5.) “Closet Dreams” by Lisa Tuttle: An abduction and abuse victim tells her story of being locked in a closet, but no one believes the part about her fantastic escape. This is a gritty and evocative piece.

6.) “Spectral Evidence” by Gemma Files: This is an unconventional approach to story. The information content is conveyed by way of a file from a parapsychology institute after a coroner’s inquest of a psychic medium’s death proves inconclusive. I sometimes like this approach. Reading through a file fills a kind of voyeuristic pleasure, and offers the challenge of piecing together events oneself. This story was solid, but not my favorite of the bunch.

7.) “Hushabye” by Simon Bestwick: A man out walking in the middle of the night stumbles onto the scene of a young girl under attack. Strangely, there seems to be a metallic substance pouring between the girl’s mouth and that of her attacker. This is crime fiction with a supernatural twist.

8.) “Very Low-Flying Aircraft” by Nicholas Royle: A Royal Air Force air crew in Zanzibar shows off for some ladies with dire consequences. This one is in the realist vein. It feels like a story one might be told in a bar by a particularly gifted storytelling veteran.

9.) “The Goosle” by Margo Lanagan: This tale seems to take place in the Hansel and Gretel universe. An unsavory merchant of the illicit woos a witch, and, surprisingly, it doesn’t work out as he’d hoped. This is a compelling story in the dark fairy tale sub-genre.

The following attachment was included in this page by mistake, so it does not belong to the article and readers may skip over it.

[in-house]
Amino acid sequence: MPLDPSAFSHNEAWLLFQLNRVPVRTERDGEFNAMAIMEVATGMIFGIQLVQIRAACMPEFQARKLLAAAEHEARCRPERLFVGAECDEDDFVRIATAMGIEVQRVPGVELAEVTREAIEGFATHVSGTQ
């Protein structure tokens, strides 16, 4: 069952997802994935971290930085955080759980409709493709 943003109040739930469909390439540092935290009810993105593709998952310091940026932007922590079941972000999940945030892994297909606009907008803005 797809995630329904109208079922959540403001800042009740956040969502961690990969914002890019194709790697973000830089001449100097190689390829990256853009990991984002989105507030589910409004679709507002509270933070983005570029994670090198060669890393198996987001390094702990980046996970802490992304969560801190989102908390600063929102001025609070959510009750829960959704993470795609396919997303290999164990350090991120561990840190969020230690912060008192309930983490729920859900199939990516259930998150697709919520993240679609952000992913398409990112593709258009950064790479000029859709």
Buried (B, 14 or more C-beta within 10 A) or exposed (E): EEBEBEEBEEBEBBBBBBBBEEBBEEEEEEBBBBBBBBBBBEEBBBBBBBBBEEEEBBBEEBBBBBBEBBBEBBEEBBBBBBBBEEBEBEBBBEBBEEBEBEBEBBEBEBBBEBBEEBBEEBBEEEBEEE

10.) “The Clay Party” by Steve Duffy: This one has a 19th century vibe, not only because that’s when it’s set, but because it’s conveyed through documentation as was a popular approach of the era. In this case it’s a newspaper’s reprinting of the diary of an individual from an ill-fated cross-continental convoy. (i.e. “Clay Party” as in Donner Party.) The diary approach worked well, being both easy to follow and having an authentic feel.

11.) “Strappado” by Laird Barron: Two hip and cosmopolitan lovers attend the performance art event of an artist deemed trendy and edgy by the in-crowd. The performance doesn’t work out for everybody. This was evocative, and was, perhaps, a cautionary tale about being too up for trendy and edgy activities.

12.) “Lonegan’s Luck” by Stephen Graham Jones: A snake-oil salesman knows something that the locals don’t, and it’s not about the efficacy of his product. This is another of my favorites. It’s a Western with a supernatural twist.

13.) “Mr Pigsny” by Reggie Oliver: A Professor with some mobster relatives attends the funeral of one such gangster. The Professor is willed a Ming vase that he’d once admired, but ends up tangled up in the dealings between the deceased and a mysterious “spiritualist.” The spiritualist, Mr. Pigsny, is masterfully portrayed as both a quiet professional and spine-tinglingly creepy.

14.) “At Night, When the Demons Come” by Ray Cluley: A big, strong man and a little girl meet, and team up with, a party of four survivors in a demon-infested dystopian wasteland. Whether the odd pairing are truly allies, or, if not, what type of threat they present is not as was expected and made for a thought-provoking piece. I found this tale to be clever, and it revealed an unexpected theme.

15.) “Was She Wicked? Was She Good?” by M. Rickert: A little girl makes enemies by cruelly dispensing with little forest creatures–fairies, perhaps. Her parents debate what they should do to stave off the wrath of their neighbors of another species. The title says it all. This is one of those stories that tactically reveal information to keep the reader wondering.